Recent issues of two of the world's major medical journals carry articles critical of industry-funded CME, both of which are required reading for those following this form of legalized corruption.
In the current issue of JAMA (Journal of the American Medical Association), Dr. Robert Steinbrook of Dartmouth Medical School provides this comprehensive overview of CME financing. After reviewing several options, he concludes that the best solution is to completely end industry support of CME:
"Although eliminating support from pharmaceutical and medical device companies would involve more change than the alternatives, this approach will likely allow the medical profession to control its own continuing education. The current situation is at best very troubling."
See also Merrill Goozner's excellent coverage of this issue in GoozNews.
For a bit more spice, read this article in the February 23 issue of the British Medical Journal.
Entitled "Doctors’education: the invisible influence of drug company sponsorship," the article is based on documents leaked from one of Australia’s largest medical education companies, Healthed. While the company’s brochure states that "all content is independent of industry influence," in fact internal emails document that sponsors frequently suggest speakers for particular courses.
Three companies were implicated in these emails: Sanofi-Aventis, CSL (marketer of the headache medication Tramadol), and Organon. All three companies successfully recommended speakers, apparently at the instigation of Healthed each time.
The most egregious smoking gun involved CSL, which sent an email to HealthEd in reference to a headache course, saying that they would like HealthEd to "determine the speaker’s opinion re: Tramal as I would like to ensure he positions it appropriately." HealthEd replied that it "will reconfirm opinion of headache speaker re: Tramal to ensure balanced presentation."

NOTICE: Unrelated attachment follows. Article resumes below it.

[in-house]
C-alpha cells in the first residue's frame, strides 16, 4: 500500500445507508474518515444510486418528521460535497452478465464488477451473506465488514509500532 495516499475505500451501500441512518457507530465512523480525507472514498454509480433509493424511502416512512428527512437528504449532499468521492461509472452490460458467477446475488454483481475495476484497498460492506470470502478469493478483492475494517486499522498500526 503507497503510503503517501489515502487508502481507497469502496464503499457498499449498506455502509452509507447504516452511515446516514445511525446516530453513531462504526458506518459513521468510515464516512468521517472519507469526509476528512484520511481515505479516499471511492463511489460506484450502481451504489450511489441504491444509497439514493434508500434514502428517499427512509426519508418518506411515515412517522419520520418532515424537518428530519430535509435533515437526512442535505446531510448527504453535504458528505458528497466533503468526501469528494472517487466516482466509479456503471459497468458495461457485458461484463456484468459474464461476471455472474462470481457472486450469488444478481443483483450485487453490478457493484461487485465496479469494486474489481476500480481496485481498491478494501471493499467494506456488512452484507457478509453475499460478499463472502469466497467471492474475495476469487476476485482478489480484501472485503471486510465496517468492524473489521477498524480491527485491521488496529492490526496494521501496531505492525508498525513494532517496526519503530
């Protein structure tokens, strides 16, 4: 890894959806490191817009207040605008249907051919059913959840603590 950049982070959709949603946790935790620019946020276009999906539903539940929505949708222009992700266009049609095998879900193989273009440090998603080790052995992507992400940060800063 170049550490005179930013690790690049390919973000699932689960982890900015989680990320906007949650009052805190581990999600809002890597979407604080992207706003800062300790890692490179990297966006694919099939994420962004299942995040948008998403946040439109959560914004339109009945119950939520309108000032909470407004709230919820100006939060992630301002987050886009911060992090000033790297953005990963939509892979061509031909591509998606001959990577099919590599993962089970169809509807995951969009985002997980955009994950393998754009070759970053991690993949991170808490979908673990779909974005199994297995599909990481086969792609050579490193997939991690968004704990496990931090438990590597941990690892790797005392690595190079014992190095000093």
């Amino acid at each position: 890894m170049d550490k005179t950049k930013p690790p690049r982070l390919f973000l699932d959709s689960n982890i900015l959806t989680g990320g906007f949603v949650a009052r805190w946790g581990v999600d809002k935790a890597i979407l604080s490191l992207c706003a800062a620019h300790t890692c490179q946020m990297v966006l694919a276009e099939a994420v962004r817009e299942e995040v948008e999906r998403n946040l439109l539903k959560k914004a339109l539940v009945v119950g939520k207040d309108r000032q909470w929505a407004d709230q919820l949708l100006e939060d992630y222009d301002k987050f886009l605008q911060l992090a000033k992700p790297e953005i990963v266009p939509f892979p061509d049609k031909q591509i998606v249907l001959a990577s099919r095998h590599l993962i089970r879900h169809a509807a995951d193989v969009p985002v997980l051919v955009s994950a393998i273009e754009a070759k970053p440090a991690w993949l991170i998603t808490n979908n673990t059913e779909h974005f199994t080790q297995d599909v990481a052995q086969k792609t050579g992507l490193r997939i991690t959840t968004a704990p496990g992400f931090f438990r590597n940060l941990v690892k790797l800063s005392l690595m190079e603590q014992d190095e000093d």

The language of obfuscation is eery here. You have a strong sense that the emailers know they are doing something wrong and are tweaking the language to avoid getting caught red-handed. In MECC double-speak, "balanced presentation" means "in line with marketing aims," and "positions appropriately" means "will push the sponsor’s drug."
Another interesting tidbit from this article is that Healthed offers sponsors who pay the most money ("platinum sponsors") special privileges. According to an extract from an email sent to Schering Plough from Healthed, this privilege includes the chance to "work with us to determine a speaker and topic for the programme."
The most flinch-worthy part of the article was the furious back-pedaling by Heathed’s director, Ramesh Manocha. When asked why sponsors were allowed to suggest speakers, he said that these suggestions were "filtered" through the company’s working group. But then he said these leaked emails were from 2006, and that Healthed has really "tightened up" since then. Unfortunately for Manocha, he was then confronted with one of Healthed’s 2008 brochures which states that "at each seminar as a platinum sponsor your company can . . . work with us to determine a topic that is on message for your product area." Manocha had to do another Australian two-step: he said the brochure was no longer used and that the wording should have been changed. By the way, platinum sponsors pay about $9000 per one-day seminar to obtain their extra influence.